Looking to find out how to thicken chili? Perhaps you’re looking to create a perfect chili-con-carne or some other spicy deliciousness. Whatever your goal, this guide has you covered.
Read on to learn how to thicken your chili.
Natural methods work best because that is how chili was originally made in many cases, if you can thicken your chili with these methods you’ll be one step closer to mastering the dish.
1. Water Evaporation
As water evaporates in your chili during the cooking process it will start to reduce. This in turn thickens the chili, but only somewhat. It can be a risk to attempt to thicken your chili via this method alone as it can lead to overcooking the food which can produce tasteless food. Something nobody wants. That said, adding a couple of tablespoons of additional water can be a good idea to help naturally thicken the dish.
2. Let it cool
Another thing to keep in mind is that protein shortens and becomes rigid as it cools, so as the temperature drops your chili will thicken as well. This is something to keep in mind during the cooking process.
If your chili is really thin then these two methods are not doing enough to thicken the sauce of your chili. So that is when you want to look at additional ingredients.
If natural methods fail then you should look at additives that can be used to thicken sauces such as chili.
Check these out.
Cornstarch is a great additive to thicken up sauces, and chili is no exception to that.
Unlike other corn alternatives like cornmeal, or other thickening agents, cornstarch is a good choice as it doesn’t interfere with the flavor of your food, which is why we prefer it. An added benefit of cornstarch is that because it is made from corn it is gluten-free.
You can mix it into your chili if you’re willing to give it a good stir, or you can add it to a little hot water and stir until it thickens up enough without any clumping.
Make sure to add the starch gradually as it can take a quick minute to fully thicken! Add in increments until you are satisfied with the consistency of the sauce.
2. Xanthan Gum
Xanthan gum is a popular additive that is used as a thickening agent in numerous food products and recipes.
Xanthan gum is extremely effective at thickening liquid in low concentrations, just a few tablespoons of water can still provide a thick paste. This makes it a great option for anyone who loves extremely thick chili.
This gluten-free option is also tasteless and so it will not affect the flavor of your dish in any way. It is almost perfect for the job, except for the fact that it can be an expensive addition to your kitchen. It is also not always available to purchase in grocery stores.
If you have xanthan gum in then it might be the perfect way to thicken chili, but failing that you will have just as much success with the more widely available cornstarch.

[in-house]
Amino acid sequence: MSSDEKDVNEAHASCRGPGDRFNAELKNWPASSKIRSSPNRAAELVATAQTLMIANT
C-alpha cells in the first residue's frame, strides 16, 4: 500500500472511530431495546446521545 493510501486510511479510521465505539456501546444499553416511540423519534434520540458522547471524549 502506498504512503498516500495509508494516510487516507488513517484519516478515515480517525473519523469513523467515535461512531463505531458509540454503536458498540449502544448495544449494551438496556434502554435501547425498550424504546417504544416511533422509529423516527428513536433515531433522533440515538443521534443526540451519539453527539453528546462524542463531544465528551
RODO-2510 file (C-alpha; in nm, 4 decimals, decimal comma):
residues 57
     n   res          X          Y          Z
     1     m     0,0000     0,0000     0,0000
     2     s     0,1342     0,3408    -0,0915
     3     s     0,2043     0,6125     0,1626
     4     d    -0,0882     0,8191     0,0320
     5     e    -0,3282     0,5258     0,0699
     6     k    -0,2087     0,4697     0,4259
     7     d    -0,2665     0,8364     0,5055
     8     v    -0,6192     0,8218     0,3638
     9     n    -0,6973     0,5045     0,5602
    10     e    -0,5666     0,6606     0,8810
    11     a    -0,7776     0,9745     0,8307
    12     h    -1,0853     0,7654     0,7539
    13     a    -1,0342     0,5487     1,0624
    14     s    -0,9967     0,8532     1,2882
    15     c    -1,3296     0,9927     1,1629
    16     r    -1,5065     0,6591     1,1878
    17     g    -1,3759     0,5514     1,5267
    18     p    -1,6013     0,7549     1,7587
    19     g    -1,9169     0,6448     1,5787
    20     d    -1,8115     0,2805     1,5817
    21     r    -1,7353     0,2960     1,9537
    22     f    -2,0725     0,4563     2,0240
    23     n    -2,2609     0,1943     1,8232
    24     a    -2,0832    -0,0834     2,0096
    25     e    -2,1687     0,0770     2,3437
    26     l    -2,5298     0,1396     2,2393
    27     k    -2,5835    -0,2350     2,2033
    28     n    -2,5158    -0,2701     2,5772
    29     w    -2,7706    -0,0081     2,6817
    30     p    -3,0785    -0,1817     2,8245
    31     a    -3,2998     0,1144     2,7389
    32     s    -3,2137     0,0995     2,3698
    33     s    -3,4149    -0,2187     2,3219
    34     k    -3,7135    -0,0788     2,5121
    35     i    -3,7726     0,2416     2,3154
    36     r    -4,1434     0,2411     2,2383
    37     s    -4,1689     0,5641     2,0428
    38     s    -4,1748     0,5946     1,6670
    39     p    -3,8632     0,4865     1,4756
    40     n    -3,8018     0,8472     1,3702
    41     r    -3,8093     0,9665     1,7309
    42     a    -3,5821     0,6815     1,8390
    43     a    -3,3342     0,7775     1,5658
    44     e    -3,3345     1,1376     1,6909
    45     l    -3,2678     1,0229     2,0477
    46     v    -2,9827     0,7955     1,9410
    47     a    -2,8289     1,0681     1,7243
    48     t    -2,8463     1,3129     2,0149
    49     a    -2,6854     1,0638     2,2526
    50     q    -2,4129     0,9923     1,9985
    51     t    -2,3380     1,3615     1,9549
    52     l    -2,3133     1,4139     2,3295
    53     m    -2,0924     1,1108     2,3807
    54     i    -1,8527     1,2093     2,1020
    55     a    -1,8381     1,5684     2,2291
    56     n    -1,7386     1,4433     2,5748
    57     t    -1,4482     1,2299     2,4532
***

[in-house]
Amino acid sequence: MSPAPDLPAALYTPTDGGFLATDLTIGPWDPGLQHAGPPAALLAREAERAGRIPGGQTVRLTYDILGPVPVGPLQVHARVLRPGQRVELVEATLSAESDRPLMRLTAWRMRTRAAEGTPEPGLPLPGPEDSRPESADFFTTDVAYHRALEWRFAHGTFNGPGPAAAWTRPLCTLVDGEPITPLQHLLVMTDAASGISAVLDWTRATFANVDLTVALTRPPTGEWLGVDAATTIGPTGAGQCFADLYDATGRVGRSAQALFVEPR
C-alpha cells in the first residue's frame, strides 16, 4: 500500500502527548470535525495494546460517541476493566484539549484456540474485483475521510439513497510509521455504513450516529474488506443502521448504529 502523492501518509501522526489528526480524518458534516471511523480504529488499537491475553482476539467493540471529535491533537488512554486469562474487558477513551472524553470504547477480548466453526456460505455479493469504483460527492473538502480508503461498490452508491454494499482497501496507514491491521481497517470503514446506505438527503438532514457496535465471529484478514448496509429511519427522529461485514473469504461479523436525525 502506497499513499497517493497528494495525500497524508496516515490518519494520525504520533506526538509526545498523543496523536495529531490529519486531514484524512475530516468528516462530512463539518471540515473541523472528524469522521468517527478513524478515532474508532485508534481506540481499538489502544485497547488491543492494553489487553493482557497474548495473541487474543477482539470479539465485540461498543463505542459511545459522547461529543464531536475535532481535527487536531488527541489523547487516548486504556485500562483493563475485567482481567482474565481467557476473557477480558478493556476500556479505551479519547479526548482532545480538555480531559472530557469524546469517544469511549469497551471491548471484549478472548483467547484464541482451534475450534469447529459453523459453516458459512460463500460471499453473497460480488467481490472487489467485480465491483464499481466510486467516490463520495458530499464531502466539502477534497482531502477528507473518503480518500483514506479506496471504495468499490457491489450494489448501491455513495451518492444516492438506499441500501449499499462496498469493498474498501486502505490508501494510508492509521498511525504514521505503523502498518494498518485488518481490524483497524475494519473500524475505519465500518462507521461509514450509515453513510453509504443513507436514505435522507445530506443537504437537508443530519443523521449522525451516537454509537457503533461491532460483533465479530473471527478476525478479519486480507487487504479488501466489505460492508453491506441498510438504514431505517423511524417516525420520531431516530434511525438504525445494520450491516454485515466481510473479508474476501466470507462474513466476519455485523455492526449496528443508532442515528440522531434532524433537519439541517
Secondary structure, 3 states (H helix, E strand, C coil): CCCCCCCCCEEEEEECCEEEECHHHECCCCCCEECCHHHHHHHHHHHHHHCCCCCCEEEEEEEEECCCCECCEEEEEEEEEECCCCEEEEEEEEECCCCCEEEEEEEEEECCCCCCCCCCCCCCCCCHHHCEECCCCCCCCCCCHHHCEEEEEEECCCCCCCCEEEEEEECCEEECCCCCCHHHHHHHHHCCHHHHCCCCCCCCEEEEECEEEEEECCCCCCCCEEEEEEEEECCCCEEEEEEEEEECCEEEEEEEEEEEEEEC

3. Potato Starch
If you have it then potato starch is another great option. Used for thickening things like stews and soups, this isn’t the best option for chili as the potato-ey flavor can be less than ideal.
The flavor in chili can be pretty powerful, so using potato starch is still a good option even though it isn’t tasteless.
Like with cornstarch, you should do your best to add a little at a time and stir frequently until it reaches a good consistency. You can also mix it in with water until the liquid has a nice viscosity that you can add to your chili.
Adding potato starch to water first is an option you might wish to take if you decide to give it a little seasoning to attempt to offset the flavor. So keep that in mind when deciding about how to best add it to your dish-to-be.
4. Tomato Puree
Tomato puree is our least preferred option because it can be the most difficult to get right. That being said it is a workable option should you not have some of these other ingredients to hand.
Tomato is a good complementary flavor to chili so using tomato puree is not a bad idea in and of itself. That said this thick tomato paste can have a bitter or sharp edge to the taste. So you can offset that by adding a little brown sugar or muscovado if you want to be bougie like that.
Because it is harder to get right you want to be adding the puree to your dish throughout the cooking process, especially toward the end as you begin to further reduce the heat. Add just a couple of ounces every few minutes and stir well until you are happy with the consistency and taste.
A last note on tomato puree is to make sure to get the best quality one you can, while almost all of them are cheap, some of the cheaper tomato pastes you can buy will be loaded with extra ingredients, as well as sugar and salt, so be aware that this can also affect the flavor.
Now you know how to thicken your chili, so go and have at it. Bon appetite!